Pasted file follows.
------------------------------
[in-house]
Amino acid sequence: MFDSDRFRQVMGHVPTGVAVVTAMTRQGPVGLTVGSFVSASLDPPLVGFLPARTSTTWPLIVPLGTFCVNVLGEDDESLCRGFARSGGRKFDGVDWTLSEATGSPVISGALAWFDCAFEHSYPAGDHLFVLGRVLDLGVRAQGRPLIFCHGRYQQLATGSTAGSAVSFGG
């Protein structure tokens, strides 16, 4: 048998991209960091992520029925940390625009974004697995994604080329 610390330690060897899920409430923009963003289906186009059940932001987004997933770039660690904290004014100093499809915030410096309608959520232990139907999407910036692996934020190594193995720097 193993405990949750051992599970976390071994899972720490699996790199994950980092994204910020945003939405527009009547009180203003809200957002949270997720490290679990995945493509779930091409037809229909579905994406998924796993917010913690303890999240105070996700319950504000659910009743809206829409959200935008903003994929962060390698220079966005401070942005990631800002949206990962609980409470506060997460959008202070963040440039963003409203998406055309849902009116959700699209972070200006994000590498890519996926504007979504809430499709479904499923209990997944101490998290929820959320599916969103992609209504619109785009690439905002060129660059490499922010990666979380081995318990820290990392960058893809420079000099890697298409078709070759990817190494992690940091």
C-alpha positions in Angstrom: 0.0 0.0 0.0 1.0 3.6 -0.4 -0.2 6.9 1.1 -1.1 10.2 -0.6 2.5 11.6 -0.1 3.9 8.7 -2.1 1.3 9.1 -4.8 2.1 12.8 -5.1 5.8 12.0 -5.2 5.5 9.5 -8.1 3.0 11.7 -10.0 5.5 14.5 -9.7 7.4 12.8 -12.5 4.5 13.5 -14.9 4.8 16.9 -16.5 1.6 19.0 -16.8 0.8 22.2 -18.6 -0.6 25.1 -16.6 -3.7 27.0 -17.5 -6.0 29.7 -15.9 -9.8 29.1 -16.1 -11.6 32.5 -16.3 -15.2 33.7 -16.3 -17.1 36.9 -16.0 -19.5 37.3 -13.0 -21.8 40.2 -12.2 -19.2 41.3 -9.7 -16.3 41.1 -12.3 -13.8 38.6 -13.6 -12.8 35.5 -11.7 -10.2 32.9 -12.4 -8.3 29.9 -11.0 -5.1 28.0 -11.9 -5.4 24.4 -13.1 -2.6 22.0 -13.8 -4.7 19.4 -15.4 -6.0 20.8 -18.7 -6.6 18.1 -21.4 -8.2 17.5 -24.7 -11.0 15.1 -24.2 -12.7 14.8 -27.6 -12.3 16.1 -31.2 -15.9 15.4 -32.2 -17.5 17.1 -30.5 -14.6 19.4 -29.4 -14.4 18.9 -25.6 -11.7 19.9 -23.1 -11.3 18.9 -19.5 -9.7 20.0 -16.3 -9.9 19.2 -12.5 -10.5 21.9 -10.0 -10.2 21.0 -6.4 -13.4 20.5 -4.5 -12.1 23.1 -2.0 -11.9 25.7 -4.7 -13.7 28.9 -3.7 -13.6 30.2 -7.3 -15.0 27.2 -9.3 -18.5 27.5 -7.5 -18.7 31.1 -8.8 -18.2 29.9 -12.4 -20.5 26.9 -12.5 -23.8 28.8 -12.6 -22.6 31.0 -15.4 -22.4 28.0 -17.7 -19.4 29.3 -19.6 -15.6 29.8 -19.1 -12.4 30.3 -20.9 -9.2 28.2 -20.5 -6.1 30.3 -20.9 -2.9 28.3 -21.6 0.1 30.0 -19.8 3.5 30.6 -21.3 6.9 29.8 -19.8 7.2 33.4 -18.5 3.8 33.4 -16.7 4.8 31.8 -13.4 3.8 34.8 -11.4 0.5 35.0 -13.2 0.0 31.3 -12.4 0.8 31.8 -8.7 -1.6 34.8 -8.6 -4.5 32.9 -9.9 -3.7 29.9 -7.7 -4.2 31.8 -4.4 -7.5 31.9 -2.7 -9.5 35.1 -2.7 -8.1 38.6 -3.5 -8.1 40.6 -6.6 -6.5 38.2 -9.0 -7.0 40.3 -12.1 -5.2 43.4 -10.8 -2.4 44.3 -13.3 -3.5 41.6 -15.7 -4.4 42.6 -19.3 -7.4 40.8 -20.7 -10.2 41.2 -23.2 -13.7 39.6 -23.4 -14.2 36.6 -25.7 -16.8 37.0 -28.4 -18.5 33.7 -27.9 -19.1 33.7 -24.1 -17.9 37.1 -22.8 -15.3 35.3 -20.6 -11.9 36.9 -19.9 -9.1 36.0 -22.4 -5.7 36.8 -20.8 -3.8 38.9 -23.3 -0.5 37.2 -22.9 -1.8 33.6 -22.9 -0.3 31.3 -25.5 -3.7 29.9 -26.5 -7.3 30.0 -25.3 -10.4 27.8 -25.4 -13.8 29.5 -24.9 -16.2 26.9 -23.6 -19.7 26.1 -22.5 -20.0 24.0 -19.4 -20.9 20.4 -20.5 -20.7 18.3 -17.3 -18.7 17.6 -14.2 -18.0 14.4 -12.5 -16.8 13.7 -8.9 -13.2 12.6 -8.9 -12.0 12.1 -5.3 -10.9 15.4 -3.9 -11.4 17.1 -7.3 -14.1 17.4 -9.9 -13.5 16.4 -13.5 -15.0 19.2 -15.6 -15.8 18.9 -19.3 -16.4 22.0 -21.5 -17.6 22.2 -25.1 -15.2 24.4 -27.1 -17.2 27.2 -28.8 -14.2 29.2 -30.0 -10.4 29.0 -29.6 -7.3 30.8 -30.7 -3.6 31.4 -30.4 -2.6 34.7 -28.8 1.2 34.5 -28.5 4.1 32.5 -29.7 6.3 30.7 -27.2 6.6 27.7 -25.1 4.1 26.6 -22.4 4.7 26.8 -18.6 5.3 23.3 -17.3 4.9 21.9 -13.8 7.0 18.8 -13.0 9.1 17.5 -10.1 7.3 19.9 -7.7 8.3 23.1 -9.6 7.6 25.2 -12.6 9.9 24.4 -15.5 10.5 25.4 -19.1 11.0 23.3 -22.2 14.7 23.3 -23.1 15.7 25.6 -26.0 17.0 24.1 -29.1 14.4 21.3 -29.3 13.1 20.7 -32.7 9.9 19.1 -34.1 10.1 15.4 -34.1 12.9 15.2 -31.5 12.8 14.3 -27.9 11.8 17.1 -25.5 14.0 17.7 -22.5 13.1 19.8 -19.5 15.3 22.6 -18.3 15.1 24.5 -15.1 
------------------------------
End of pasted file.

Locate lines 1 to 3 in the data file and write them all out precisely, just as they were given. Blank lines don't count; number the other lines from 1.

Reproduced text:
[in-house]
Amino acid sequence: MFDSDRFRQVMGHVPTGVAVVTAMTRQGPVGLTVGSFVSASLDPPLVGFLPARTSTTWPLIVPLGTFCVNVLGEDDESLCRGFARSGGRKFDGVDWTLSEATGSPVISGALAWFDCAFEHSYPAGDHLFVLGRVLDLGVRAQGRPLIFCHGRYQQLATGSTAGSAVSFGG
């Protein structure tokens, strides 16, 4: 048998991209960091992520029925940390625009974004697995994604080329 610390330690060897899920409430923009963003289906186009059940932001987004997933770039660690904290004014100093499809915030410096309608959520232990139907999407910036692996934020190594193995720097 193993405990949750051992599970976390071994899972720490699996790199994950980092994204910020945003939405527009009547009180203003809200957002949270997720490290679990995945493509779930091409037809229909579905994406998924796993917010913690303890999240105070996700319950504000659910009743809206829409959200935008903003994929962060390698220079966005401070942005990631800002949206990962609980409470506060997460959008202070963040440039963003409203998406055309849902009116959700699209972070200006994000590498890519996926504007979504809430499709479904499923209990997944101490998290929820959320599916969103992609209504619109785009690439905002060129660059490499922010990666979380081995318990820290990392960058893809420079000099890697298409078709070759990817190494992690940091």